Little did I know when I was being shipped off to a remote Greek Island summer after summer as a child, I would experience some of the most profound yogic principles in action. This gift was delivered through the experience of village life. The yamas are yogic principles recorded by the sage Patanjali. They are the ethical standards we strive to live by. Without adherence to these standards, there is no yoga. Yamas is also short in Greek for Stin hgeia mas which we use to toast each other’s health.
Ahimsa is a foundational concept in yoga. It means non-violence to oneself or another in thought, action, and speech.
Simply put, be nice! To me this is the most important of all yogic principles and the easiest one to disregard when living in the anonymity of city life.
As a member of a small community, a village, the importance of this tenant becomes undeniable.
As a teacher or serious student of yoga, it is crucial to understand that one cannot live the duality of “being peace” within the studio walls while creating chaos outside them.
There is one electrician on my island, one hairdresser, one post office, essentially one of every service. If I have it out with my baker, I run the risk of being cut off from my bread supply and my baker’s bread is world class! It might be an interesting exercise to treat everyone you encounter from now on as someone who will play an ongoing role in your life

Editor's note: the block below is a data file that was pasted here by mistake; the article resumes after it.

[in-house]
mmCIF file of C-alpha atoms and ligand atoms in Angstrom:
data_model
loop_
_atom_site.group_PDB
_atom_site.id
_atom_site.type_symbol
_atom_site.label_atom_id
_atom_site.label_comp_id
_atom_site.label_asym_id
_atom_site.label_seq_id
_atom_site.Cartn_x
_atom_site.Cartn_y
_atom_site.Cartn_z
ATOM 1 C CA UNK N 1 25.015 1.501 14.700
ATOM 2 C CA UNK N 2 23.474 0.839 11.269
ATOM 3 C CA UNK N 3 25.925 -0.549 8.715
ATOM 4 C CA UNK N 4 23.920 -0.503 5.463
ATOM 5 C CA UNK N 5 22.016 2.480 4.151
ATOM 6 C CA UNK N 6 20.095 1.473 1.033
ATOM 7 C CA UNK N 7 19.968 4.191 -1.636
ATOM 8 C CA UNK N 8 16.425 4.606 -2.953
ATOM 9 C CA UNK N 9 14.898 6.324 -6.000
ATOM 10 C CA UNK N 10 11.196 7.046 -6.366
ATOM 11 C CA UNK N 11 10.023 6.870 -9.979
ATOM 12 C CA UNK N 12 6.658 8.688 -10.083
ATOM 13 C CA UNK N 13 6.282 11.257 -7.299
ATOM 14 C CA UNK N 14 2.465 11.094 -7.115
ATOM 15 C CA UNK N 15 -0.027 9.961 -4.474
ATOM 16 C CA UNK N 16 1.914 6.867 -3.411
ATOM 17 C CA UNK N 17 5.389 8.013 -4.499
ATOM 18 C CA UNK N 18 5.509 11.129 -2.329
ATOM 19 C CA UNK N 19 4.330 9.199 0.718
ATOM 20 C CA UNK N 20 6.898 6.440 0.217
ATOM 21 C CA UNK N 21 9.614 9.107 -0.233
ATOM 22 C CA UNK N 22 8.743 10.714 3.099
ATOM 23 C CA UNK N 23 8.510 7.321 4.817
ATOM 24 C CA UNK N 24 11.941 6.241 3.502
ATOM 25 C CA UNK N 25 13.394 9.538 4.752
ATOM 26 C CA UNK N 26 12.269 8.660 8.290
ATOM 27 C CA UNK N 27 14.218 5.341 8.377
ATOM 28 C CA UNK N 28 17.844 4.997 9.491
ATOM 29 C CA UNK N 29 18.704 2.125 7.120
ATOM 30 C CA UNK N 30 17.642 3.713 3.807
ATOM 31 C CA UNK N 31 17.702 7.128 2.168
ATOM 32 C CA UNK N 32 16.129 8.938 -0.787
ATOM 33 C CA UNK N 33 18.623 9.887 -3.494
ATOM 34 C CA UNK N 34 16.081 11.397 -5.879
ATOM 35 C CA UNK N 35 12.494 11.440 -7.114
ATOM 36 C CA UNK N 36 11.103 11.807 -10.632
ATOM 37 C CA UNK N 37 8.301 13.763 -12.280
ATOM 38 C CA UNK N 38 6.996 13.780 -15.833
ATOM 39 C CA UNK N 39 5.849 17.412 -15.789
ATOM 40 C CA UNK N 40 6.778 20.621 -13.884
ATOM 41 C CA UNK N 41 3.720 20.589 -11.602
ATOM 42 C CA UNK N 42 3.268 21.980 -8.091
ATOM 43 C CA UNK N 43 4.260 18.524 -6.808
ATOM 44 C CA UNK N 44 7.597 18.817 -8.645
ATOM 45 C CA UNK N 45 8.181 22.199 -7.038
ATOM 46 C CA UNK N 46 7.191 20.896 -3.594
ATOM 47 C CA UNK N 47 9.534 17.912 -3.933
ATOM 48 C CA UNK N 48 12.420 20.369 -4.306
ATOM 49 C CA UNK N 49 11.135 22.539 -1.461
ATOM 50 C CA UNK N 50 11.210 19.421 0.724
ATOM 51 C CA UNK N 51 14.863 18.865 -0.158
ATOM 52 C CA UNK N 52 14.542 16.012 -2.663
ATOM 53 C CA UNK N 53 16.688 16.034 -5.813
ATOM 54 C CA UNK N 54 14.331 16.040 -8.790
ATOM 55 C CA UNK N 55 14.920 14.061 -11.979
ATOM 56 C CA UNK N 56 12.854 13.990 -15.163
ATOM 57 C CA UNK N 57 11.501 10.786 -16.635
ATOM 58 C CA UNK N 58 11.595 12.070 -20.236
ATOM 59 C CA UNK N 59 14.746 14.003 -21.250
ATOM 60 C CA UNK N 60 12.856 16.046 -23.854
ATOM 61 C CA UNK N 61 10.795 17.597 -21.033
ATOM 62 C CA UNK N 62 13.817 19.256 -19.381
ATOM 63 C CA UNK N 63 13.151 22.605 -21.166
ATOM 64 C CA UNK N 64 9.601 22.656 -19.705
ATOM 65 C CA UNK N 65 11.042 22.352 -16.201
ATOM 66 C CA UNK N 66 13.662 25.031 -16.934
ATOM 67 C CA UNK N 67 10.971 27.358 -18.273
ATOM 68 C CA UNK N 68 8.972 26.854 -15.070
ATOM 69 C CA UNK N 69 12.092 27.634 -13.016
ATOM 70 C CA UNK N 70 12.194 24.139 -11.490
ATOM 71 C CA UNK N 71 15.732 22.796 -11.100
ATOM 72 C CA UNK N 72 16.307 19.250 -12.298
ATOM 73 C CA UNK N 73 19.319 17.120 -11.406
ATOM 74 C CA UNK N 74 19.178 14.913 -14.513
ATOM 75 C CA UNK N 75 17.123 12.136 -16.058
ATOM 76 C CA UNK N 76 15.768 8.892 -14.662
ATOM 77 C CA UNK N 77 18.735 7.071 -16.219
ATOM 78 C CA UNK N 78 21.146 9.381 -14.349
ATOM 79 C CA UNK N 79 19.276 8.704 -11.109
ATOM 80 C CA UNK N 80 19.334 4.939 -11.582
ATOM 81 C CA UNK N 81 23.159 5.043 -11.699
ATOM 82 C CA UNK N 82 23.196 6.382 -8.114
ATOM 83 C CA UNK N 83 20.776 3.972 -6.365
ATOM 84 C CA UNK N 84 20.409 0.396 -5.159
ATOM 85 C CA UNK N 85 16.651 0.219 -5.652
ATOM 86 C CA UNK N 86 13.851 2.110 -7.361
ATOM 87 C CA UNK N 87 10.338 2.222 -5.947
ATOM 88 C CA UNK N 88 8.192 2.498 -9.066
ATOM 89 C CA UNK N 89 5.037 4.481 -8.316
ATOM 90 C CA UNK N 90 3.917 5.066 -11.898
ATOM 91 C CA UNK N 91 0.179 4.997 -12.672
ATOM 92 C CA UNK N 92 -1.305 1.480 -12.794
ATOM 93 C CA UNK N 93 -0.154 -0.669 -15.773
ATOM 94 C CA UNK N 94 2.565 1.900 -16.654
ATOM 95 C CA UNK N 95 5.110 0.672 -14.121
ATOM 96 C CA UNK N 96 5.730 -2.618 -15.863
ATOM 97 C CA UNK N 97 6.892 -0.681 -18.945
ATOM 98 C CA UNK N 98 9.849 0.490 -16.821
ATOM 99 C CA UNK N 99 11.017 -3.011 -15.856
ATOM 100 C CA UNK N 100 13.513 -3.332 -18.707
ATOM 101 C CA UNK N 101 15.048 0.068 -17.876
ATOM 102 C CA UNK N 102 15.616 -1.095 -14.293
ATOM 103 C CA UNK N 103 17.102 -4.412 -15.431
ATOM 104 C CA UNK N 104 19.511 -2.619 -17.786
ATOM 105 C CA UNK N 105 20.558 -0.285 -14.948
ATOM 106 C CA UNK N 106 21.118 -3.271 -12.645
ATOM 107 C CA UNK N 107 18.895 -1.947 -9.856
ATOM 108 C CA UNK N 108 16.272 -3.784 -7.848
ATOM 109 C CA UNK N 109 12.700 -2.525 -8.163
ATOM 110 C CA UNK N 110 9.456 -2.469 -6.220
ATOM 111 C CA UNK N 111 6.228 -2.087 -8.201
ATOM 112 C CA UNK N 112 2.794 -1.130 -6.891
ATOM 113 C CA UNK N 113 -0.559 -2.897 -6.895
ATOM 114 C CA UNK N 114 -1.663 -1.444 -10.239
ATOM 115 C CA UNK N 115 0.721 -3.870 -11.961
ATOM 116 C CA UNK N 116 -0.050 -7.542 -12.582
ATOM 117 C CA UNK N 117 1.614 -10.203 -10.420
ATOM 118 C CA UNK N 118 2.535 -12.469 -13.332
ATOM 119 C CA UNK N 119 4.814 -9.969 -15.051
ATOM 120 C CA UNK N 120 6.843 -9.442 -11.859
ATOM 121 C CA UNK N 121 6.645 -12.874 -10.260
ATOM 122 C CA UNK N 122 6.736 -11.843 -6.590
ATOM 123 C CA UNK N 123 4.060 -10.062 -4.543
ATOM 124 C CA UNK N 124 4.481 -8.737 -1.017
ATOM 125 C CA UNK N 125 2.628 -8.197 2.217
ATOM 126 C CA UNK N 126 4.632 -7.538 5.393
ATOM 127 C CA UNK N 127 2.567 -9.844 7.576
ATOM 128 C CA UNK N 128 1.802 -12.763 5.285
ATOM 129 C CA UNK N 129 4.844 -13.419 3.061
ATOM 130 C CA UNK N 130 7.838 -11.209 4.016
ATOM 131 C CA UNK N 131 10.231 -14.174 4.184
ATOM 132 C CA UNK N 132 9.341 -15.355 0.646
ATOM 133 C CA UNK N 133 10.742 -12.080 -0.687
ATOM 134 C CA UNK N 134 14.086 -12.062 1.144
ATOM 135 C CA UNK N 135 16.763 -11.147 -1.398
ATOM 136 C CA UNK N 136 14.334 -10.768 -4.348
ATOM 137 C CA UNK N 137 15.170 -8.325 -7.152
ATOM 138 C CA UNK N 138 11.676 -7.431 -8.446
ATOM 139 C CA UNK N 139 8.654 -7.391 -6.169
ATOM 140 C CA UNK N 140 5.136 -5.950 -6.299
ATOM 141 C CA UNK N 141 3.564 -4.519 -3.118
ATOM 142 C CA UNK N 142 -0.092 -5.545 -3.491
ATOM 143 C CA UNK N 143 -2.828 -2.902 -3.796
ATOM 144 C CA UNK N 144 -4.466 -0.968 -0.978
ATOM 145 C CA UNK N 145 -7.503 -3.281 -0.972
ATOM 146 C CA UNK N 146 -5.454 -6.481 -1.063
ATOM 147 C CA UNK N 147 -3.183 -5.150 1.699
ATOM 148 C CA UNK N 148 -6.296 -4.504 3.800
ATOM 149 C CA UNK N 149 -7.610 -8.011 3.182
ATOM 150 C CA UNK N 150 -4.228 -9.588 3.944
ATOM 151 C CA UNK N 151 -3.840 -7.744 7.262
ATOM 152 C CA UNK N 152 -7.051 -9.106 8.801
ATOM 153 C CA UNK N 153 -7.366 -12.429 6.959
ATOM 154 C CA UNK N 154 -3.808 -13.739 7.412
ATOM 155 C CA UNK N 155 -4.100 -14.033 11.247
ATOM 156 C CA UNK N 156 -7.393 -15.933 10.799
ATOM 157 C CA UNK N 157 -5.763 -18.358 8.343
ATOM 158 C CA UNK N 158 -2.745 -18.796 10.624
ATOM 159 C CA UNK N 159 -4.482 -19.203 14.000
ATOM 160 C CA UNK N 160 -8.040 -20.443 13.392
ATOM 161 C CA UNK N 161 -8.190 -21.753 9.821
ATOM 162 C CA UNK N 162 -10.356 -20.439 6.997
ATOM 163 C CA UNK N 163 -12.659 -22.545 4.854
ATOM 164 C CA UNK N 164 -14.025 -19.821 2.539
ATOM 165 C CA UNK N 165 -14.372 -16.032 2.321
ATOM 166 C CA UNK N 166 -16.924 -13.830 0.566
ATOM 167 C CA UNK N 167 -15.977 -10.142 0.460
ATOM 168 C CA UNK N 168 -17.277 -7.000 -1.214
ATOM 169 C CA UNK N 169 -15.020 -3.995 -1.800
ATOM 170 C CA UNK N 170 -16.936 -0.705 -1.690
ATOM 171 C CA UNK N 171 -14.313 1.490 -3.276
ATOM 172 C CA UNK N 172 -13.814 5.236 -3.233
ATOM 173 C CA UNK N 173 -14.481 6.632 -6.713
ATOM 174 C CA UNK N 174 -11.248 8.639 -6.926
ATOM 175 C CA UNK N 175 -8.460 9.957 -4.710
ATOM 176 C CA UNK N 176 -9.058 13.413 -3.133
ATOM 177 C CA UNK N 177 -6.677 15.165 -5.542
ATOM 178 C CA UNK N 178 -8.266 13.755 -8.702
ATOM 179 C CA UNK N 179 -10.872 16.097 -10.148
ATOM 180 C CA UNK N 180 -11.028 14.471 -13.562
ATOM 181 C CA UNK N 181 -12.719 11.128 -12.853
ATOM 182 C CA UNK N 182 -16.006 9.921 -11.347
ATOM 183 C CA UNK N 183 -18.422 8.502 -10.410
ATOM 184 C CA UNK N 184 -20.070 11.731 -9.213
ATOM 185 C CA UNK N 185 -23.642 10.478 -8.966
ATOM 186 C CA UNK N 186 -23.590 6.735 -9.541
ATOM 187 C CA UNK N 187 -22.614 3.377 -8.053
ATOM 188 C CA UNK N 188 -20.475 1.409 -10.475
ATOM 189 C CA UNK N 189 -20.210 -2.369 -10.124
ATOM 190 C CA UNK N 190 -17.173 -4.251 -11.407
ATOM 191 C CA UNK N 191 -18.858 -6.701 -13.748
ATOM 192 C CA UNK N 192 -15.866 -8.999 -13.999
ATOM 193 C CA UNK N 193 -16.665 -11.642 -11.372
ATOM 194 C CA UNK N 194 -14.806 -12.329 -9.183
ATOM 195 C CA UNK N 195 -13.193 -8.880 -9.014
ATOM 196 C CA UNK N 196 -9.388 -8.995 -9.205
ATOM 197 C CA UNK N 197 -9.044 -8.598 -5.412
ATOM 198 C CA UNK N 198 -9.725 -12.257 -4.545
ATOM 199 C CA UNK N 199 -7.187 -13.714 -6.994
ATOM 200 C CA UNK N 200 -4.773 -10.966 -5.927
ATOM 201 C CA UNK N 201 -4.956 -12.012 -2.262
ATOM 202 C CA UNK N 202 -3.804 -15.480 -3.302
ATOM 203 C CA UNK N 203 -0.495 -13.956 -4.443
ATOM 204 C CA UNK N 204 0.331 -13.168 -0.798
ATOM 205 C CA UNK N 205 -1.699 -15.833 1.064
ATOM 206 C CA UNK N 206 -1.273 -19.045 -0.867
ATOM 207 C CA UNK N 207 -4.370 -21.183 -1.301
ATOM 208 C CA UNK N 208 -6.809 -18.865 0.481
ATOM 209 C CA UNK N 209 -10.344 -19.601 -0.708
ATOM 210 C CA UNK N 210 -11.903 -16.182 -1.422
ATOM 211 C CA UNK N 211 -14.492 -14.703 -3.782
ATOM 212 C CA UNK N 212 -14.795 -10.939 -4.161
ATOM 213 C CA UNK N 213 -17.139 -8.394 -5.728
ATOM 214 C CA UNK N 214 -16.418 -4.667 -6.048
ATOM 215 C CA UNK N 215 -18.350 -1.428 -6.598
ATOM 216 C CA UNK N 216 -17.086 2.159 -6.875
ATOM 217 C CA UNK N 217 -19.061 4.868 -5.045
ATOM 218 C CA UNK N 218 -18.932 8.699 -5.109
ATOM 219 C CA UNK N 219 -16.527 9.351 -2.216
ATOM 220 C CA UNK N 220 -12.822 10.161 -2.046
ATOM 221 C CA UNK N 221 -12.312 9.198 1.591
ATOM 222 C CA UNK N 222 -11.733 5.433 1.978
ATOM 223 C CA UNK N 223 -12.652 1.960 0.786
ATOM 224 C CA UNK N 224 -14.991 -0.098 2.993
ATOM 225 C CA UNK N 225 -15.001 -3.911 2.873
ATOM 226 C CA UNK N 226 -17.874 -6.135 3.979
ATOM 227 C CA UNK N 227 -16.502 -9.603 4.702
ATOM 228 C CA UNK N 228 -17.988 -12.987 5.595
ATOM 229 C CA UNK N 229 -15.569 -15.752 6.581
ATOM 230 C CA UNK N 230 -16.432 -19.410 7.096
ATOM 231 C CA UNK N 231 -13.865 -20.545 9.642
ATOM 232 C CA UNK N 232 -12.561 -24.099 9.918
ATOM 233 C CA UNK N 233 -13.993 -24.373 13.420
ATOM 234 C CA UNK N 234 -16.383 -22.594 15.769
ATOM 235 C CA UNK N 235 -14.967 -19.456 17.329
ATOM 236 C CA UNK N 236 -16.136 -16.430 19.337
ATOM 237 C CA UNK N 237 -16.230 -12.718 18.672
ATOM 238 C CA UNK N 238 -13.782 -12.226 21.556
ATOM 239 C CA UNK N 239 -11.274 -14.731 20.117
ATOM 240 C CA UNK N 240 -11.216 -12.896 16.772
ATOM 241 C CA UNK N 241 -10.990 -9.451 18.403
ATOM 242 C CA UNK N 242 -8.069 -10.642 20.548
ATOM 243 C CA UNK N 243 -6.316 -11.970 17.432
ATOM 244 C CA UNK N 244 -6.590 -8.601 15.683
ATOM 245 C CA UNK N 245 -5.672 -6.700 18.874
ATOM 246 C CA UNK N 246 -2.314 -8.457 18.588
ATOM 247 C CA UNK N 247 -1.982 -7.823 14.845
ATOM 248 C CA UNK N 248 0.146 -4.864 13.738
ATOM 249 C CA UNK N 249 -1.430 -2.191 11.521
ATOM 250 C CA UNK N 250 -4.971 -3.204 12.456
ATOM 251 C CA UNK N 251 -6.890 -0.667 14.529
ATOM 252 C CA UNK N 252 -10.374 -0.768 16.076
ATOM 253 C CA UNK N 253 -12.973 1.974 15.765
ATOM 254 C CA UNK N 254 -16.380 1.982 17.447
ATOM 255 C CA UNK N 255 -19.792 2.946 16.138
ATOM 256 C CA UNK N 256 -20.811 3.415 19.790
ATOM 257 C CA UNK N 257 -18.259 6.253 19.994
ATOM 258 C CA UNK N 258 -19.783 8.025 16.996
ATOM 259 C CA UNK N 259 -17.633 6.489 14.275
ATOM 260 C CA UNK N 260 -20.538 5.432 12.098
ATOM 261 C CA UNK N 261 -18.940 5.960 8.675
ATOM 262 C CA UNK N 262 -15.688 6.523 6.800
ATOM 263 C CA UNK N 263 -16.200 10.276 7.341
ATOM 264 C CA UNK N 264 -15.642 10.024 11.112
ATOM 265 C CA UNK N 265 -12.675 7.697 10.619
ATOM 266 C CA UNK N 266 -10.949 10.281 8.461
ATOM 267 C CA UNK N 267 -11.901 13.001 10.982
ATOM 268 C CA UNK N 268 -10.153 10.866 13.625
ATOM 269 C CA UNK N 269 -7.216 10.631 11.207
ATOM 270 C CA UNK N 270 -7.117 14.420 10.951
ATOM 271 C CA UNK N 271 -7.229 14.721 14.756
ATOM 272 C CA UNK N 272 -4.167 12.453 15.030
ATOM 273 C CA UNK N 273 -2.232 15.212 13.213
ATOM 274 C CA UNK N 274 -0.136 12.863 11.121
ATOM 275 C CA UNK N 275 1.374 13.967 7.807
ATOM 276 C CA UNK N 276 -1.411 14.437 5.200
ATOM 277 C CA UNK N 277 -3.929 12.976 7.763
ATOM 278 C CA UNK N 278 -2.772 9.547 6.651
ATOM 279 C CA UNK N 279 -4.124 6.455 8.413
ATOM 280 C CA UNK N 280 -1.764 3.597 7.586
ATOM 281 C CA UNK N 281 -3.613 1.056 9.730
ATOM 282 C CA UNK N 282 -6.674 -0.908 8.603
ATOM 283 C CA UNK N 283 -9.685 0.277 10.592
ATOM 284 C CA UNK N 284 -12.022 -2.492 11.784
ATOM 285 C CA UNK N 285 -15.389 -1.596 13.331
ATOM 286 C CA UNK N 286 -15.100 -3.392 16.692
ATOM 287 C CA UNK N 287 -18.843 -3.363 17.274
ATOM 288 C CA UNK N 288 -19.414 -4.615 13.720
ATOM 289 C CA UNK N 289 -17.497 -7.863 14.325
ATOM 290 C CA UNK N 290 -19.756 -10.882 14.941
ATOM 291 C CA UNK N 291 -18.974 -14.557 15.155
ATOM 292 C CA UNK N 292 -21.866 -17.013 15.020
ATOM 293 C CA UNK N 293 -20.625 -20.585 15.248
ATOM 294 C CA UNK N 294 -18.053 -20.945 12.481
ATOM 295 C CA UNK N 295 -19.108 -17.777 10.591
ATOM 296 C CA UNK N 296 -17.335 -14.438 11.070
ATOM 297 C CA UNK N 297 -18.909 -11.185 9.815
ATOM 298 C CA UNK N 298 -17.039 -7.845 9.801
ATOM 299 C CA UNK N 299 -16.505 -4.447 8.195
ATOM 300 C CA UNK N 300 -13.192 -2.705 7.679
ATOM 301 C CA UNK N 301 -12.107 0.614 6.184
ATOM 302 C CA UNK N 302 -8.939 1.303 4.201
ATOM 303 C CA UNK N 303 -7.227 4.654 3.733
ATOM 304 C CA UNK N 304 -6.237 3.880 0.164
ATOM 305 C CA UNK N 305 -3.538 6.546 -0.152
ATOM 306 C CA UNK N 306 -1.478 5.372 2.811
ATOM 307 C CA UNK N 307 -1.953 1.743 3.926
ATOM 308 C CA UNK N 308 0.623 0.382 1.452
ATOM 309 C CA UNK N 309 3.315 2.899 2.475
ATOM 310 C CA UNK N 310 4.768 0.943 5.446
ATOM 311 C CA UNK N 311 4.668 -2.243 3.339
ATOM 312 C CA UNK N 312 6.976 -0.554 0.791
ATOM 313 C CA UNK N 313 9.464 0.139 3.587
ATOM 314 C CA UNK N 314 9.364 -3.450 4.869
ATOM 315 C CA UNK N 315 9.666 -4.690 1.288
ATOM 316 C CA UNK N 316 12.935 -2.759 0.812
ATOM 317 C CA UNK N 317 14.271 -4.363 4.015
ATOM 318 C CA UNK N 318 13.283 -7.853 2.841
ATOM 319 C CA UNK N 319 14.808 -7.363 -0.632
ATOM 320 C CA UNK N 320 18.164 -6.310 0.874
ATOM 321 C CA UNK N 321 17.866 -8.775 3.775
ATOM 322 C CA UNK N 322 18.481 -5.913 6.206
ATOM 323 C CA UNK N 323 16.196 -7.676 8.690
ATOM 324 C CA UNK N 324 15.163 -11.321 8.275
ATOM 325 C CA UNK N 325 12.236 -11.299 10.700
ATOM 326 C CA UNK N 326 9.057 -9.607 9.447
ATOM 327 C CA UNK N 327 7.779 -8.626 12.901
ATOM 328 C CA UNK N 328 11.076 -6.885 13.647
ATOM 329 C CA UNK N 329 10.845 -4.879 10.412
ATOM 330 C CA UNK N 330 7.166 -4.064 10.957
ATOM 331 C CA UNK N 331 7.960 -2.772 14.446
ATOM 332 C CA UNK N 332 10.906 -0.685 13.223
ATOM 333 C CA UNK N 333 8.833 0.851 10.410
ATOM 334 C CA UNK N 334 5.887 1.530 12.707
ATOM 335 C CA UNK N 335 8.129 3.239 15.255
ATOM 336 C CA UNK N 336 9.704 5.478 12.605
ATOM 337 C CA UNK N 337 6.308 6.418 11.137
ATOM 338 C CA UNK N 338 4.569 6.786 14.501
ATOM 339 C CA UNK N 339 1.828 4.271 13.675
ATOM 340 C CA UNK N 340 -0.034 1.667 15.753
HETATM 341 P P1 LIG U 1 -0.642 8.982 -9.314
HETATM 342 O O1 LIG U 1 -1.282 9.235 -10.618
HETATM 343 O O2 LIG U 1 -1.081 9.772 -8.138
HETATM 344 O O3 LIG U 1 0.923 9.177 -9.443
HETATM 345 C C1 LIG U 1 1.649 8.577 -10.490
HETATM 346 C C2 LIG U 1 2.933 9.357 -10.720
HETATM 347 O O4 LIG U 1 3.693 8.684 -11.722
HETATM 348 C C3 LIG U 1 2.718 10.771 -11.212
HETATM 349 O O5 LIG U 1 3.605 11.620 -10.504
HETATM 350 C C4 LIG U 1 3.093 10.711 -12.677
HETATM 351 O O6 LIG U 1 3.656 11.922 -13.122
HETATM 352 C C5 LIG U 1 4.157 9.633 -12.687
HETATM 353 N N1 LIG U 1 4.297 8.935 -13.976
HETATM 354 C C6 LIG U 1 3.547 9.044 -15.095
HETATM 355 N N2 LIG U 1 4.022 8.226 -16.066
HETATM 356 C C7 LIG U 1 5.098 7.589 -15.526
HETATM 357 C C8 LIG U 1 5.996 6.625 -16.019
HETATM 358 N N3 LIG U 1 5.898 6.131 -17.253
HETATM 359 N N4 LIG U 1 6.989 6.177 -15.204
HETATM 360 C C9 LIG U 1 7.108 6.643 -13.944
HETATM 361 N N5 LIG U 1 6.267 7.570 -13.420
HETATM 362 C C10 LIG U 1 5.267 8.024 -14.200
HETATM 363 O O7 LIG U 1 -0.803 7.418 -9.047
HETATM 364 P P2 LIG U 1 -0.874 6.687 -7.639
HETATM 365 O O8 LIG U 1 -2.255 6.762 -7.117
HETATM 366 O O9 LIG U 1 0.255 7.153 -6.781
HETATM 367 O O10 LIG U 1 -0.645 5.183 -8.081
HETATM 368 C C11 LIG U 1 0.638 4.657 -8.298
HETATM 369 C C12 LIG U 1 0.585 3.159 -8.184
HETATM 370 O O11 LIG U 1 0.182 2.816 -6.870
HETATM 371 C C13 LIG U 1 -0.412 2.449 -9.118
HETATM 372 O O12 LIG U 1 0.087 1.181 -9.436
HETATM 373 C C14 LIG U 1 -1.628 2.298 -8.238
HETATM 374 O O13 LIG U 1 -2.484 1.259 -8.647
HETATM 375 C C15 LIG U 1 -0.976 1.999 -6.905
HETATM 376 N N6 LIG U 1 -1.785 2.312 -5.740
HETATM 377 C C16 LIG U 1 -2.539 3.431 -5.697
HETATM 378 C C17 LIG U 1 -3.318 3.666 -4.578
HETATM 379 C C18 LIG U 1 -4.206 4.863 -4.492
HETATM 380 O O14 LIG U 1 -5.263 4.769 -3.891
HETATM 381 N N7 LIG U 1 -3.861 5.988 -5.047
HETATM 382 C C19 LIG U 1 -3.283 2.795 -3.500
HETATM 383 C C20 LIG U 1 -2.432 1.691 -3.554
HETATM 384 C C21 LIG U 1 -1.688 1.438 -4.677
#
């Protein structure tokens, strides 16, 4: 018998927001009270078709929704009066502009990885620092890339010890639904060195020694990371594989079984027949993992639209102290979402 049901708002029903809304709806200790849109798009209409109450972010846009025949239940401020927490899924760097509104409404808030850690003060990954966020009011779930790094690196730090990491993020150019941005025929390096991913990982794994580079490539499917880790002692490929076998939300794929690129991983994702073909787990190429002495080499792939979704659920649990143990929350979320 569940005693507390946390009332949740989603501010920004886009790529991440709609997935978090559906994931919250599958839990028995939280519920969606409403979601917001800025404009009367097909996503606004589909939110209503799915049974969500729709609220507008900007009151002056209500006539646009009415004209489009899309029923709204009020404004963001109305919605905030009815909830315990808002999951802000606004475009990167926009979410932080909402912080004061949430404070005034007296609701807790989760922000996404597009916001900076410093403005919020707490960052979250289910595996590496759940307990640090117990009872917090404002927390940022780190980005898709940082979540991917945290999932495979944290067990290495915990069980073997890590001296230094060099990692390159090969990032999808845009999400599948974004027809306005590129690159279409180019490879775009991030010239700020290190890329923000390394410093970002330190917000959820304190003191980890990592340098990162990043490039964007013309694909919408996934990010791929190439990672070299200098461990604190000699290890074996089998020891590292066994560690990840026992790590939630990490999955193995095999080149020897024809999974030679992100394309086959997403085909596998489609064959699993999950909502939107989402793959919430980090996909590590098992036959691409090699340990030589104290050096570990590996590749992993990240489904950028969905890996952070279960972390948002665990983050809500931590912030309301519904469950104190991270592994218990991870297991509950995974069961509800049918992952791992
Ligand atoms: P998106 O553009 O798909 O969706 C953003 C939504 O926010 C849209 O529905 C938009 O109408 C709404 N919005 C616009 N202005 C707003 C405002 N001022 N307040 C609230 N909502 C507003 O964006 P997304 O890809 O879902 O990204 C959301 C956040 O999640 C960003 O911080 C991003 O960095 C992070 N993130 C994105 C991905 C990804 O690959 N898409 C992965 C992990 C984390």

As Mark Whitwell states, yogic principles can only be passed on in a heart-to-heart transmission between friends.
The yoga retreats we now do in Greece foster the friendships that allow hearts to open and fill with joy.
The joy of sun filled days, glorious waters to swim in, emotionally and physically strengthening yoga classes, and sumptuous organic meals to share with new friends.
Our yoga groups are welcomed by the villagers, as yogis truly appreciate their traditional values.
Another important lesson learned was Aparigraha, the importance of not taking more than we need or we can use. Each summer we packed our belongings onto our one small donkey and began the long walk from our winter village in the hills to the summer village by the sea. The donkey had to carry everything from my aging grandmother to blankets and kitchen utensils. Anything more had to be carried on our backs.
Even when I was five years old, I remember making this pilgrimage loaded down, feeling not unlike the donkey myself. I look into my closets now and am shocked by how much stuff I have accumulated. What if I had to carry this on my back? Maybe it’s time to load myself down with my belongings and donate whatever I can’t carry to someone in need.